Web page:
Impeaching presidents is as much a political exercise as it is a legal pursuit, as was illustrated by the Republicans’ bogus case against Pres. Clinton in 1998 — an effort led by Newt Gingrich, the most impetuous and ideological speaker in recent history.
In 1983, however, calls for impeaching Reagan in the Democratically controlled House went nowhere, at least in part because Speaker Tip O’Neill refused to pursue them. On a practical level, he knew the matter would likely fail in the Senate, where Republicans were in the majority. Politically, he surmised impeaching Reagan, whose Gallup approval rating was 49 percent, would not sit well with the public.
After Speaker O’Neill took impeachment off the table, a group of civil libertarians brought a lawsuit against the government for violating the War Powers clause on behalf of Rep. John Conyers, D-Mich. In fact, during Reagan’s two terms in office, Democratic members of Congress sued him four times for War Powers Clause violations, including the Conyers action, as well suits related to his sending military advisers to El Salvador and his activities in Nicaragua and the Middle East. All four cases were dismissed.
In the 1990s, Pres. George H.W. Bush was sued by Rep. Ron Dellums, D-Calif., for not consulting Congress before sending troops overseas to prepare for the Gulf War. A few years later, 26 members of Congress, led by GOP Rep. Tom Campbell of California, sued Pres. Clinton for not consulting Congress before he invaded Yugoslavia. These cases were dismissed, too.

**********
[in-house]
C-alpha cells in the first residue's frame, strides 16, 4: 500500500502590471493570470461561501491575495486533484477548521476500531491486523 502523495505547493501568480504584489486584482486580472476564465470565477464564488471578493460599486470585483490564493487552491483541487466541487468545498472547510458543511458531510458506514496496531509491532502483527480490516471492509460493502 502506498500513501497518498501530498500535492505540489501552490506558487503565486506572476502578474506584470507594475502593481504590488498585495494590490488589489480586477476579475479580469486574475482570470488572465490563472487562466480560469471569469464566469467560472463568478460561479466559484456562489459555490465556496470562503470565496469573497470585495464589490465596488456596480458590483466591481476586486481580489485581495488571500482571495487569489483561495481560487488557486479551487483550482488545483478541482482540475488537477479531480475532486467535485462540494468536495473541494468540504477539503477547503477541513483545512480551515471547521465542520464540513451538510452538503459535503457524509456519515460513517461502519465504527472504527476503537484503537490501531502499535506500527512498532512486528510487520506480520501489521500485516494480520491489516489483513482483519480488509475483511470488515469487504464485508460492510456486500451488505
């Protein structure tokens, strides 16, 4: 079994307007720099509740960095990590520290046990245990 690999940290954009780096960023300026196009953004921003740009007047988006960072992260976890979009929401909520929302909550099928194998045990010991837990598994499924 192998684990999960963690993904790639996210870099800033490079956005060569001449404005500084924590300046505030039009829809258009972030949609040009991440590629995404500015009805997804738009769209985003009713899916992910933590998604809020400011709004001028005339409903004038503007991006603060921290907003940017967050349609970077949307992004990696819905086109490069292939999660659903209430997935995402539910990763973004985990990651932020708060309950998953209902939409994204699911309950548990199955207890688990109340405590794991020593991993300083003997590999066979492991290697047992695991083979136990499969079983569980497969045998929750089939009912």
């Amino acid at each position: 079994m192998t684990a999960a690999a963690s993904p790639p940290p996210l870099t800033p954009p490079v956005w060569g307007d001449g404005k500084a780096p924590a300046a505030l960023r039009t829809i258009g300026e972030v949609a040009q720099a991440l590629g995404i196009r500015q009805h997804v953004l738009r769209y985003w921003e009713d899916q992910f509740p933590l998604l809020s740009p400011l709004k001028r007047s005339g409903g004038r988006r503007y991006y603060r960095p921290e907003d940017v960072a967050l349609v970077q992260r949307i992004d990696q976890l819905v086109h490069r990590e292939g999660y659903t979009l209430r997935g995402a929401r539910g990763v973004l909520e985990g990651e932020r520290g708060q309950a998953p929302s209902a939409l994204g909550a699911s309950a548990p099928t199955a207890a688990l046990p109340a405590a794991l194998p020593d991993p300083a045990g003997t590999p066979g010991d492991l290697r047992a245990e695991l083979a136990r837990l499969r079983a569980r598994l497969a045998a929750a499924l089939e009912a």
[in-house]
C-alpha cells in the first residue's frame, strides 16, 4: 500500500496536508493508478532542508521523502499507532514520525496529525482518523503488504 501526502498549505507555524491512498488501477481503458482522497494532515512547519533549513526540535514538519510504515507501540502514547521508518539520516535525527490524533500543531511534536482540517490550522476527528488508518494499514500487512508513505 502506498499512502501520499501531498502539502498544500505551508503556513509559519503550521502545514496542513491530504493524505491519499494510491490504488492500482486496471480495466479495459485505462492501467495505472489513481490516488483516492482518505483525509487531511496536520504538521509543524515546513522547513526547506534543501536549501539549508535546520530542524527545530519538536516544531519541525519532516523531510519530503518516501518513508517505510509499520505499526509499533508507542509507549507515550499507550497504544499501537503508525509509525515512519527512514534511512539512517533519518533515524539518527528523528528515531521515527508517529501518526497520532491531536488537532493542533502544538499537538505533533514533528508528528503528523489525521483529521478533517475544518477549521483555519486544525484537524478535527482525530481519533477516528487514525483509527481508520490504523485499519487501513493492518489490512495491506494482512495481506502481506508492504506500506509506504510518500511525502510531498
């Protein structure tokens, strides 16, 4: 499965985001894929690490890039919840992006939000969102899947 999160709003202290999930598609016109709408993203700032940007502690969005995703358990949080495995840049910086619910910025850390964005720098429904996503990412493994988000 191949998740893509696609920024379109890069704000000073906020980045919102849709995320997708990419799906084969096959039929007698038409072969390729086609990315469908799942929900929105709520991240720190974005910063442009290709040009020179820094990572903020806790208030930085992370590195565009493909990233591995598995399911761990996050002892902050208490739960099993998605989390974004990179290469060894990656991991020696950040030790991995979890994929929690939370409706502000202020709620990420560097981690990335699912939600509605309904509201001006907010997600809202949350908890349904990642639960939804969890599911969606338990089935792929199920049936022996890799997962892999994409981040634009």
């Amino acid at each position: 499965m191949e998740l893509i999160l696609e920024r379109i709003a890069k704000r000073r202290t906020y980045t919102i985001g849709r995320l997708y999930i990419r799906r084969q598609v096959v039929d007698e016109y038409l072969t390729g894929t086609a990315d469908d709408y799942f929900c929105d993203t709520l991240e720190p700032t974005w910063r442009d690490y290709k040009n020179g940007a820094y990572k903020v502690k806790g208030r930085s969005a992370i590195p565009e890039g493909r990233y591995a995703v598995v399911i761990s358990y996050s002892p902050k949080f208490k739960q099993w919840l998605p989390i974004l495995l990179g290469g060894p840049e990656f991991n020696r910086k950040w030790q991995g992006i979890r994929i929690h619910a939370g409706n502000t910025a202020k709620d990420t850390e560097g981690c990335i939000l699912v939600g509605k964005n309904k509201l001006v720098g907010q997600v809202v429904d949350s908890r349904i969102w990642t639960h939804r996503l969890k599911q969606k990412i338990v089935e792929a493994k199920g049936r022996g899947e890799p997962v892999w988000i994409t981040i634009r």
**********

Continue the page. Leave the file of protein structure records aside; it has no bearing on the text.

In general, courts dismissed these lawsuits on the grounds that the Constitution established impeachment as the preferred method for adjudicating criminal charges against the Executive Branch by Congress.
While some liberals view congressional notification as a constitutional, rather than a partisan issue — just this week Rep. Dennis Kucinich, an Ohio Democrat, called for impeachment hearings on Pres. Obama’s actions in Libya — Republicans don’t give a damn about violations of the War Powers Clause when GOP presidents do it.
For the current crop of Republicans, the issues are unimportant — they are shopping around for a pretext for impeaching Obama, just as their predecessors under Speaker Gingrich spent six years in the 1990s searching for something, anything, over which to impeach Pres. Clinton. After Whitewater, Travelgate, Filegate, the Vince Foster suicide and even the their investigation into Socks the cat failed to produce impeachable offenses, they resorted to trapping Pres. Clinton in a perjury about his affair with Monica Lewinsky.
In 1983, Speaker O’Neill refused to pursue Reagan over his illegal invasion of Grenada because it was a political non-starter. Not only did the president’s party control the Senate, where impeachment trials are decided, Reagan’s popularity was just under 50 percent.
Today, Speaker Boehner faces a similar political landscape. The president’s party controls the Senate, and the president’s approval rating is 48 percent, according to Gallup.
But John Boehner is no Tip O’Neill. He is neither particularly smart nor politically savvy — but the starkest contrast between them is that Speaker Boehner is the leader of his party in name only. The Tea Party Caucus, led by the half-witted Rep. Bachmann, has him and his team on a very short leash.
And that is the political wild card here. Like Gingrich-era Republicans whose loathing of the Clintons drove them to recklessness, Bachmann, Issa and the rest are blinded by an irrational, partisan hatred of Barack Obama. If they demand impeachment hearings now, Speaker Boehner would be powerless to stop them.